“Be Bold,” counseled Jim McCool, the executive VP who oversees Schwab Institutional Services, to a packed auditorium in the official opening session at Schwab Impact 2010 in Boston. McCool and Bernie Clark, who heads Schwab’s Advisor Services custodial platform for advisors, welcomed the audience of advisors, vendors and press—nearly 3,700 people are attending the conference—on Wednesday morning.
Clark announced that Schwab had selected Salesforce.com, Microsoft Dynamic CRM and Junxure as three centerpieces of advisor technology that Schwab would integrate onto its technology platform on behalf of advisors that custody their clients' assets with Schwab.
Those three companies are the first partners that Schwab Advisor Services (SAS) has chosen, guided by advice from its RIAs, as part of its “intelligent integration” platform that was described by Neesha Hathi, VP of Advisor Technology Solutions (SAS) for Schwab, in a prior Weekend Interview on AdvisorOne.com
The strategy behind intelligent integration was addressed by Clark (left) in an exclusive interview that formed the basis for Investment Advisor’s cover story for November 2010.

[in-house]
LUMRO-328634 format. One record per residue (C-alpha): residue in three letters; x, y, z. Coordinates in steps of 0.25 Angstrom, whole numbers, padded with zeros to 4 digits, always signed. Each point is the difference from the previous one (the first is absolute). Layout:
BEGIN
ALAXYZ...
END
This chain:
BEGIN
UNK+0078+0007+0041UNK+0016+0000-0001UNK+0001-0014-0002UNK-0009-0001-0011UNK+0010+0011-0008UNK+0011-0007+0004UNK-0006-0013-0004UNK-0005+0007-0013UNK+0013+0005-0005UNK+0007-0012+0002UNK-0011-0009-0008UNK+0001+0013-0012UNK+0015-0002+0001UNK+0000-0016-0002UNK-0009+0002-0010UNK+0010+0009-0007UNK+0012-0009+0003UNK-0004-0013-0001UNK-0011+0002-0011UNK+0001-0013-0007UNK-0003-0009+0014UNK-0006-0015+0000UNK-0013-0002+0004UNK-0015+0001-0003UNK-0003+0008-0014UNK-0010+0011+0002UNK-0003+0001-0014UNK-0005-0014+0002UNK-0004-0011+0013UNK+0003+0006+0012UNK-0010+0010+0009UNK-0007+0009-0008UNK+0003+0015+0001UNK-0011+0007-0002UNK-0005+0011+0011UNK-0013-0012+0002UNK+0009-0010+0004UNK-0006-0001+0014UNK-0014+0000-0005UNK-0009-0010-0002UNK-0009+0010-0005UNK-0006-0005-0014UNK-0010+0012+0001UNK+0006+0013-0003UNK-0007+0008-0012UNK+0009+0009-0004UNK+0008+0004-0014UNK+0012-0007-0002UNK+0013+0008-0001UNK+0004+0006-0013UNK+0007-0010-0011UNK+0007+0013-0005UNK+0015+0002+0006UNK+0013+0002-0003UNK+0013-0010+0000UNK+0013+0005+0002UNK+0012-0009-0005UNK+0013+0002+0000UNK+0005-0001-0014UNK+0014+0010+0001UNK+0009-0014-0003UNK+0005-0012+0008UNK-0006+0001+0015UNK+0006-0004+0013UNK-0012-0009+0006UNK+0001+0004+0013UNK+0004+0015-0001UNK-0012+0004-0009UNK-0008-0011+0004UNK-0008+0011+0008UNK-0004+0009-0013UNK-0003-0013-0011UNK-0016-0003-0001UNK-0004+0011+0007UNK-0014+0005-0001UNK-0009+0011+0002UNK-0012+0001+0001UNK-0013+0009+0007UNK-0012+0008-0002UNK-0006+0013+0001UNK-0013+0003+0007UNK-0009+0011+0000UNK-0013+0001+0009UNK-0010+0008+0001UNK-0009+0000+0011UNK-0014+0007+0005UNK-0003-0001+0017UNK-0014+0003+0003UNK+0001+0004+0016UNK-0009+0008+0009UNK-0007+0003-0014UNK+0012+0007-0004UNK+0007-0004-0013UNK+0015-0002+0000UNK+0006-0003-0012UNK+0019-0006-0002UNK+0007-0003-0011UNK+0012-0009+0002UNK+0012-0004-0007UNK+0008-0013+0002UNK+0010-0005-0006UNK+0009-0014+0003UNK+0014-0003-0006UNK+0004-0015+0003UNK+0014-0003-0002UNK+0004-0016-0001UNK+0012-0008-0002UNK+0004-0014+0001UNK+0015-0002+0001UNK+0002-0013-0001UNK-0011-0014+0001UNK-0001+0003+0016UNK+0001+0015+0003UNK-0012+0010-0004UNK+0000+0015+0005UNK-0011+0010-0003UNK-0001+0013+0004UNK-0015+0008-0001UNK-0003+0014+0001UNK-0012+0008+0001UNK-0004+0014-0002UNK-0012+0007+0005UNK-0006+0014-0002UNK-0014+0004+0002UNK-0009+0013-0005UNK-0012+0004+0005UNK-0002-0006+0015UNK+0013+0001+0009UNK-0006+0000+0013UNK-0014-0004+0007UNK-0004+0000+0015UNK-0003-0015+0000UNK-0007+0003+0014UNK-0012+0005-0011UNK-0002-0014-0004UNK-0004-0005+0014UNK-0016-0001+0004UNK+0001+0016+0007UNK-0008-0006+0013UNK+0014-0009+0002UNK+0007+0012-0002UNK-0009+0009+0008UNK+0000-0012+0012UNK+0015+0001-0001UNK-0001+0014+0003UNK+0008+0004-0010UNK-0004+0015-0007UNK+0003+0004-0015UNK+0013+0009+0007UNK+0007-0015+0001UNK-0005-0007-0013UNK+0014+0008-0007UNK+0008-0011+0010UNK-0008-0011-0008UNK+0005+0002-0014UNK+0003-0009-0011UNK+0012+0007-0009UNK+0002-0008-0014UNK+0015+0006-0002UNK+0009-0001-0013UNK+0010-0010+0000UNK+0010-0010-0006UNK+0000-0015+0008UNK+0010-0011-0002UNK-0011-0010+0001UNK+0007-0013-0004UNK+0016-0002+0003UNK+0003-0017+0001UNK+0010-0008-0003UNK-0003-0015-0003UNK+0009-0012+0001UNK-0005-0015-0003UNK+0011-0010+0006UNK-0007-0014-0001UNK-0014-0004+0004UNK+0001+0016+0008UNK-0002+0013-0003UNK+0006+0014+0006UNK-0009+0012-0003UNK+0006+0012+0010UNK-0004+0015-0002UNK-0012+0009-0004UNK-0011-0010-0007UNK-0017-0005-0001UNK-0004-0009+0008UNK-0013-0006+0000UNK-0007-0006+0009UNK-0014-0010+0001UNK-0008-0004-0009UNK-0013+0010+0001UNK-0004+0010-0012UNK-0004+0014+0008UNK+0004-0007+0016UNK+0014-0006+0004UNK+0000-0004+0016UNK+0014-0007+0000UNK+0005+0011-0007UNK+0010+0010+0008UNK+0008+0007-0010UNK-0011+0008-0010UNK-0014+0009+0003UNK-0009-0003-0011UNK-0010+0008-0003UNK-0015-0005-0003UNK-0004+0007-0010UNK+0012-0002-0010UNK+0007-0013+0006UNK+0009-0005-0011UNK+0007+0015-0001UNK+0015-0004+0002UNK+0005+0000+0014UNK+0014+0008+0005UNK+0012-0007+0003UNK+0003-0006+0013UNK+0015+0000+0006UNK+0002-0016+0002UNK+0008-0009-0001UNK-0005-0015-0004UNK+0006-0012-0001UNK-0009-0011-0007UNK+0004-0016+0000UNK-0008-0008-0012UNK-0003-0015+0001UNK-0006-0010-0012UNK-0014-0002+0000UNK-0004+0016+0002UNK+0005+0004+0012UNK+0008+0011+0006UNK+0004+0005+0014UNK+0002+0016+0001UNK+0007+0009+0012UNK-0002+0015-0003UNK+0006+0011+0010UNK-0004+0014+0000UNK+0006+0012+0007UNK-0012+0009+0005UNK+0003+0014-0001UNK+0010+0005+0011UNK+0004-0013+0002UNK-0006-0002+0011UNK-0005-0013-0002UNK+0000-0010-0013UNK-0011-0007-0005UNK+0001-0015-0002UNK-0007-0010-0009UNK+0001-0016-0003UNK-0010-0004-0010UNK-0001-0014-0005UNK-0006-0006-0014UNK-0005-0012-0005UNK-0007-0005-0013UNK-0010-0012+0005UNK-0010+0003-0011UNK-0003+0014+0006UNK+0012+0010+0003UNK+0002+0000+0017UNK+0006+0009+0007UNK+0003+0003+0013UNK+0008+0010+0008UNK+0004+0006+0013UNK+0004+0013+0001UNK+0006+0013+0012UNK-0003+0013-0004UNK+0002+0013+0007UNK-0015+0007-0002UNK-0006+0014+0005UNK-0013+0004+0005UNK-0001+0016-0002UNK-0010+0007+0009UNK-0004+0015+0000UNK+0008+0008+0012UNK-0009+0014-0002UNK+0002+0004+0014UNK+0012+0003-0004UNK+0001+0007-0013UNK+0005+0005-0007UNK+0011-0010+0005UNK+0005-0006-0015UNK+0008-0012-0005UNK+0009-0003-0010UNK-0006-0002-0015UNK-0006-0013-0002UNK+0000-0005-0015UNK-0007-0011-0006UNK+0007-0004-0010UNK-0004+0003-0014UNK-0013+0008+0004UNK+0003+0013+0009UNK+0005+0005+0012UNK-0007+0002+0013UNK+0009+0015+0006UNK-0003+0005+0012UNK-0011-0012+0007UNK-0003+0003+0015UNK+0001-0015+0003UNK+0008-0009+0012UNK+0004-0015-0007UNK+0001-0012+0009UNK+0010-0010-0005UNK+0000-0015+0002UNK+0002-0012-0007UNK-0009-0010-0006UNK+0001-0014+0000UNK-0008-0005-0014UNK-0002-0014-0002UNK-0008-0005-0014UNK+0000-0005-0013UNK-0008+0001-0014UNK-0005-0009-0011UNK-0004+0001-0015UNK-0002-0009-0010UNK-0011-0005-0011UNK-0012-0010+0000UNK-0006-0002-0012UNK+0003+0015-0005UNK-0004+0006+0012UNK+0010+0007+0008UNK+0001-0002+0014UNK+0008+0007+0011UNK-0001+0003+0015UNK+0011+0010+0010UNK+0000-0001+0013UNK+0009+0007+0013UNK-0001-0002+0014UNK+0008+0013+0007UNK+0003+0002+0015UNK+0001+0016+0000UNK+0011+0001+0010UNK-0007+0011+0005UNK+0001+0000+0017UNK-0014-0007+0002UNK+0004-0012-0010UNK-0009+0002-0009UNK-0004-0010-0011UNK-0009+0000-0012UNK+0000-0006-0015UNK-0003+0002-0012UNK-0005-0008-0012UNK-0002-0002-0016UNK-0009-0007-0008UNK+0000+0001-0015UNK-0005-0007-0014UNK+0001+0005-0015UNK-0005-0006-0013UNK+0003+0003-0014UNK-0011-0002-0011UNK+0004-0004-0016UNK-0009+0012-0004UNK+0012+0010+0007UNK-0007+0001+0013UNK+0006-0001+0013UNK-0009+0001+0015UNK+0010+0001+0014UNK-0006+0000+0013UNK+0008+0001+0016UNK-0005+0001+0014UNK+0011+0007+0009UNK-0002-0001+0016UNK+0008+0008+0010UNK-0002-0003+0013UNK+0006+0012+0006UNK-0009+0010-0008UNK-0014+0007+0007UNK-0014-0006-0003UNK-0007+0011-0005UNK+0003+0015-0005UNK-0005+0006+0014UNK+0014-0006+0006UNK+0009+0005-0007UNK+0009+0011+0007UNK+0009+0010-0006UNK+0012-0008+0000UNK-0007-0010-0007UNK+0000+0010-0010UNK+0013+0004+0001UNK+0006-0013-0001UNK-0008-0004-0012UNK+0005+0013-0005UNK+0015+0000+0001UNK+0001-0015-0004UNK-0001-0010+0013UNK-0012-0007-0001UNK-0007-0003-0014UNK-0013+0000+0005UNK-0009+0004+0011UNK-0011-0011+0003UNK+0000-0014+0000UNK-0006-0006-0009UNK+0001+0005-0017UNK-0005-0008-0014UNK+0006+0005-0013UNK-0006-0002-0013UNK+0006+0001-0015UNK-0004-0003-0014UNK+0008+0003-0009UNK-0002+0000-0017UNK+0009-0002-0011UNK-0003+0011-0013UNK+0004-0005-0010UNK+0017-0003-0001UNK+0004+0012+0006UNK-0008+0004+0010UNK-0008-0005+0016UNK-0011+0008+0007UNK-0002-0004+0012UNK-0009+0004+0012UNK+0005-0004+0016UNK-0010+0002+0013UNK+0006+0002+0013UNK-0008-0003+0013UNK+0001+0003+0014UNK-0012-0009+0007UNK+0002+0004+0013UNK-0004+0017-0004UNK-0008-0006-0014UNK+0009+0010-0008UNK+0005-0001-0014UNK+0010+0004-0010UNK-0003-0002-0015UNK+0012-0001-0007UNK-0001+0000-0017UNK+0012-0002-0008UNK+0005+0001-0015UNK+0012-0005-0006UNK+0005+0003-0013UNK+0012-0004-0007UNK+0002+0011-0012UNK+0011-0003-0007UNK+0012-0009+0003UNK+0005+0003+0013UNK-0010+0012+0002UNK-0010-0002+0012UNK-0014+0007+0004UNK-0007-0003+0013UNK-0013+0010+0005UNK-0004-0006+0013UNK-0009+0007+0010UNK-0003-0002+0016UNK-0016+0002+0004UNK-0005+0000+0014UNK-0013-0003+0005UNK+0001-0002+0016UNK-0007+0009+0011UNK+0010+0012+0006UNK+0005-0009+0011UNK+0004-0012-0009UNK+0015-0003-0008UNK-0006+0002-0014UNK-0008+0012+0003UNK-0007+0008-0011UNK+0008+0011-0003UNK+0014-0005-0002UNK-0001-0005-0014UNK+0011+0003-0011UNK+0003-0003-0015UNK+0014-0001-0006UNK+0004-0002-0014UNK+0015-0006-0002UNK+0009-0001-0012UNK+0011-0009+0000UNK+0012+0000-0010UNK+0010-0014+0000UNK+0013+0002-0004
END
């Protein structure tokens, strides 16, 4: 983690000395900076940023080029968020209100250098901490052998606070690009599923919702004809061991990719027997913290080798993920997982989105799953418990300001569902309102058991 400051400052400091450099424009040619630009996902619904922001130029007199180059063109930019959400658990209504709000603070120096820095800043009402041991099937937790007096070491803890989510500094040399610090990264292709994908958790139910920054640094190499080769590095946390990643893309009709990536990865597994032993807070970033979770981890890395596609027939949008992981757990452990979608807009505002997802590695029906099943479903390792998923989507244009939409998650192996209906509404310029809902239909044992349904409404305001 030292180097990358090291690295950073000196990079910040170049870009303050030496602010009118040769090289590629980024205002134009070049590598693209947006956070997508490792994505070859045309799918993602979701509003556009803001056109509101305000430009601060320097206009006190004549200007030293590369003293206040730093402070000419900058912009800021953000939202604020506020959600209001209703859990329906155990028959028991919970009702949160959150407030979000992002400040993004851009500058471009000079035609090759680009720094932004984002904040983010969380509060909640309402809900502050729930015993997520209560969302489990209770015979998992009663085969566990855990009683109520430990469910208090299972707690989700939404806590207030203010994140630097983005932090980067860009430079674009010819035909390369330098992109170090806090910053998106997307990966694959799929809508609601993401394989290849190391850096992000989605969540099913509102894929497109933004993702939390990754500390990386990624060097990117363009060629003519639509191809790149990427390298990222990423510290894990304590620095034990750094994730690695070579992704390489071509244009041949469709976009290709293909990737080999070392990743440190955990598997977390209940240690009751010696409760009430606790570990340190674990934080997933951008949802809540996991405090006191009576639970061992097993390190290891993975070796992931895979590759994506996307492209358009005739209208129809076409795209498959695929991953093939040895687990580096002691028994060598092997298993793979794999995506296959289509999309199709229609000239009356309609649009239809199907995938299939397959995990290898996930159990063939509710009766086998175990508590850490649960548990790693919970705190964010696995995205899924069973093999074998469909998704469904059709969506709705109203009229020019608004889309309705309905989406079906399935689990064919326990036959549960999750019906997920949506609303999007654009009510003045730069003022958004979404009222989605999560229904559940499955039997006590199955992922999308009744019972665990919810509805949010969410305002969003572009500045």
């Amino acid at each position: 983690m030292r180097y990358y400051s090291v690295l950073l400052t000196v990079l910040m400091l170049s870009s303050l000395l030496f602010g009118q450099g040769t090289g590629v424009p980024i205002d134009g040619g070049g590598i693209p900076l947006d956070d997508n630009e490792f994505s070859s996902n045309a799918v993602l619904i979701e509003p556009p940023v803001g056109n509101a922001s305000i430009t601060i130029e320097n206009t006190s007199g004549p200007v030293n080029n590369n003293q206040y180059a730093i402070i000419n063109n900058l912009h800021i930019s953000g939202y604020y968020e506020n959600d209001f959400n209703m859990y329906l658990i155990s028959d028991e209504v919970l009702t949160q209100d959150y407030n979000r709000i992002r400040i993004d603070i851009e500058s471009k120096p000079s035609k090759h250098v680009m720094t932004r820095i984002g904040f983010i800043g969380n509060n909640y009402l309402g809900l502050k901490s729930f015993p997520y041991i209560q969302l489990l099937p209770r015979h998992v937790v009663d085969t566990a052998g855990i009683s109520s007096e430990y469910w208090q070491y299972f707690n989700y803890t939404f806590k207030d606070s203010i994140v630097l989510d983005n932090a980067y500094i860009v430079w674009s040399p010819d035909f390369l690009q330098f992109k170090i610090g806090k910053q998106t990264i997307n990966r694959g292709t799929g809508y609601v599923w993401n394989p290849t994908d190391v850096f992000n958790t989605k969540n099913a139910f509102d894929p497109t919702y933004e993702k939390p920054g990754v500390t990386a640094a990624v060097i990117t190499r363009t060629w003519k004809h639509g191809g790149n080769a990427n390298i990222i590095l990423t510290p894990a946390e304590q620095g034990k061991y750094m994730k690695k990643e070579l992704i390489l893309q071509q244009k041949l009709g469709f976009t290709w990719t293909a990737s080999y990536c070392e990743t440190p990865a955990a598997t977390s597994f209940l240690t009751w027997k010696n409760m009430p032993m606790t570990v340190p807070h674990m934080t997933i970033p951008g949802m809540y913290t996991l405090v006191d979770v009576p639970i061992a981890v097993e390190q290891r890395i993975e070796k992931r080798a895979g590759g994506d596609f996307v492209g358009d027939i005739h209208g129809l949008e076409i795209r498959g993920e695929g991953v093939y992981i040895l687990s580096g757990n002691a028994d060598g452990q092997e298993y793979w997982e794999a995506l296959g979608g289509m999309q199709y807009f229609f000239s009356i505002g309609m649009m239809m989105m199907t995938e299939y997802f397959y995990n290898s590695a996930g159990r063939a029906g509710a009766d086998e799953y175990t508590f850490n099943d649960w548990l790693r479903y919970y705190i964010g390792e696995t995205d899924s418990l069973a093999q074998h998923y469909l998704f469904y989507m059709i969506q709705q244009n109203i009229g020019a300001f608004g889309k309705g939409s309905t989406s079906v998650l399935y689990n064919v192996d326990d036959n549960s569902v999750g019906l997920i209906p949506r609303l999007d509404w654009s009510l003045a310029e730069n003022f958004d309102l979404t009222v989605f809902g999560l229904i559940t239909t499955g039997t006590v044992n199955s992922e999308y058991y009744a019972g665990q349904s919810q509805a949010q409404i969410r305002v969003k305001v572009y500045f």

What Your Peers Are Reading
With that advisor-specific piece of business announced, the opening session of the annual Schwab conference turned to a conversation by Liz Ann Sonders, chief investment strategist at Schwab, with former U.S. Treasury Secretary Henry Paulson on the financial crisis and his recent book “On the Brink: Inside the Race to Stop the Collapse of the Global Financial System.”
A ‘Contained’ Crisis?
Paulson (below) noted that, early on, as the Bush Administration was wooing him to come to Washington, he repeatedly said “no.” But when he finally did say yes, it was his mother’s reaction that he said was the best: “It was one of the few times I’d seen her cry…she didn’t take calls for a while.”
Sonders asked why, early in the crisis, had Paulson and many others said that the crisis would be “contained.” Paulson answered that the “biggest miss” was that since “World War II” there hadn’t been a “really steep decline in residential housing.”
“I knew there were excesses,” Paulson said—adding that he’d felt the country was, “long overdue to have a financial crisis.”